Morton Business Buzz: Menold Construction and Restoration

Heather Swick Morton Chamber of Commerce Volunteer Writer
Menold Construction and Restoration has helped Washington victims since the Nov. 17 tornado.

After 37 years, Menold Construction and Restoration is a fixture in the Central Illinois community.

People turn to Menold when they find mold in their walls, their basement floods or their roof leaks.

But this year, the Menold team is tackling a project of an entirely new magnitude: helping to mend the communities that were ravaged by the Nov. 17 tornados.

Vice President Steve Driscoll said in over two decades of working at Menold, he has never seen so much destruction.

“We deal with many catastrophes on an annual basis, but I had never seen anything like this with my own eyes,” he said. “Half an hour after the tornados hit, our phones blew up with calls.”

Within hours of the tornados hitting East Peoria, Pekin and Washington, the Menold team brought in crews and fully stocked trailers to dispatch to the affected communities.

“We worked all day, every day until the state police kicked us out at night,” Driscoll said. “We focused on ones where we could get people back into their homes first. We packed salvageable things with Federal Cos. in East Peoria and got about 25 to 30 households packed. Everybody here stepped up and did whatever needed to be done.”

The crew worked on about 110 board-ups the week and a half following the tornadoes, and is securing homes and businesses as completely as possible.

They plan on finishing project estimates within the next month.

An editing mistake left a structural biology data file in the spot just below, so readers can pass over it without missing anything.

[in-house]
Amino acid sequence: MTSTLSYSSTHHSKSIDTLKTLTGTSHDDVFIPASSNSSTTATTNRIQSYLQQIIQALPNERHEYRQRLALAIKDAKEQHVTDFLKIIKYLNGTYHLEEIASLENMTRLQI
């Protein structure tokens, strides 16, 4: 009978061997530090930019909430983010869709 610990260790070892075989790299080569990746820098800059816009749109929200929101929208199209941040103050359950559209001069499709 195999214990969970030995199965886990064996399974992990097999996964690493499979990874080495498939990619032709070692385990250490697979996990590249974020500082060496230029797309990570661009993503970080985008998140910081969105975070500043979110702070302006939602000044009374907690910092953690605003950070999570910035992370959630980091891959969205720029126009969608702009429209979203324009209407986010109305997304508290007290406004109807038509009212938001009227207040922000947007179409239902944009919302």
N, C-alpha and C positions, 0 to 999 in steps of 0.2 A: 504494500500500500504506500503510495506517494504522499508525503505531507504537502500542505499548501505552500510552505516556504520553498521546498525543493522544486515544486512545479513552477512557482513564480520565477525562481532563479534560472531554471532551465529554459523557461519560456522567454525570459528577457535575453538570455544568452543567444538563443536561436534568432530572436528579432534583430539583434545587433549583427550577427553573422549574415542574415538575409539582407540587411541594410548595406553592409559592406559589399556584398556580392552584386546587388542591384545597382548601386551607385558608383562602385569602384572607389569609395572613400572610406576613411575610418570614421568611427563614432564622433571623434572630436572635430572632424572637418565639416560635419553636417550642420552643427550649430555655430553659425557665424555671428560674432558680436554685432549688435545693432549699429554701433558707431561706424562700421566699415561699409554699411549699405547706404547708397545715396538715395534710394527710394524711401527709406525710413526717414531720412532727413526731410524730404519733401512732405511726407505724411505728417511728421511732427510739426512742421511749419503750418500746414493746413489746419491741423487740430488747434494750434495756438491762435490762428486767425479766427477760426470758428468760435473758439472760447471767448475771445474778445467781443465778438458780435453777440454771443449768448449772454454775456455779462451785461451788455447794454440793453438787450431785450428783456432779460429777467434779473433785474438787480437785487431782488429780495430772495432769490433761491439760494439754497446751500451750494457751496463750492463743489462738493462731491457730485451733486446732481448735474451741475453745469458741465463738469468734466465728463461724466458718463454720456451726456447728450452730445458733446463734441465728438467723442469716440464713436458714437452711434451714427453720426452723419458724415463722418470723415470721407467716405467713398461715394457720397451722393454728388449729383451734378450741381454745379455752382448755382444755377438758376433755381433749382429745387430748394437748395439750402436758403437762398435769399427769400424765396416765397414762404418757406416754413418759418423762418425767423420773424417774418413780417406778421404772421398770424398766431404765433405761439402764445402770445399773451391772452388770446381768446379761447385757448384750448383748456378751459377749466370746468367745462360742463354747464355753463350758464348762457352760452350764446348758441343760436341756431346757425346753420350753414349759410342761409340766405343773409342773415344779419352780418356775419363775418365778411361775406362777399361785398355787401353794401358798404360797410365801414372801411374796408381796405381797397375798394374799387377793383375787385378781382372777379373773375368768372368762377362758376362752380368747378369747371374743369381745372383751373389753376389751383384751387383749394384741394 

From there, the team will prepare for the long construction journey ahead of them.

Driscoll said he estimates nine to 10 months to complete all the work in their queue.

“It’s unbelievable the amount of people we have serviced, and will service in the future,” he said. “We want to spend as much time on each project as is required to do it right.”

The most amazing part of this tragedy, Driscoll said, is the endurance of the community.

“People are still donating their time and money,” he said. “Everyone I have met who has helped would do this whether or not they were getting paid. In this community, it’s about neighbors helping neighbors.”

The network of local businesses is evidence of that kind of support, and has been vital to the longevity of the business community.

Driscoll said the Morton Chamber of Commerce is a key part of that connection.

“Being part of the Chamber is being part of the community,” he said. “It goes beyond business. It has opened doors and built relationships, and is definitely a foundation for a relationship that can’t be replaced.”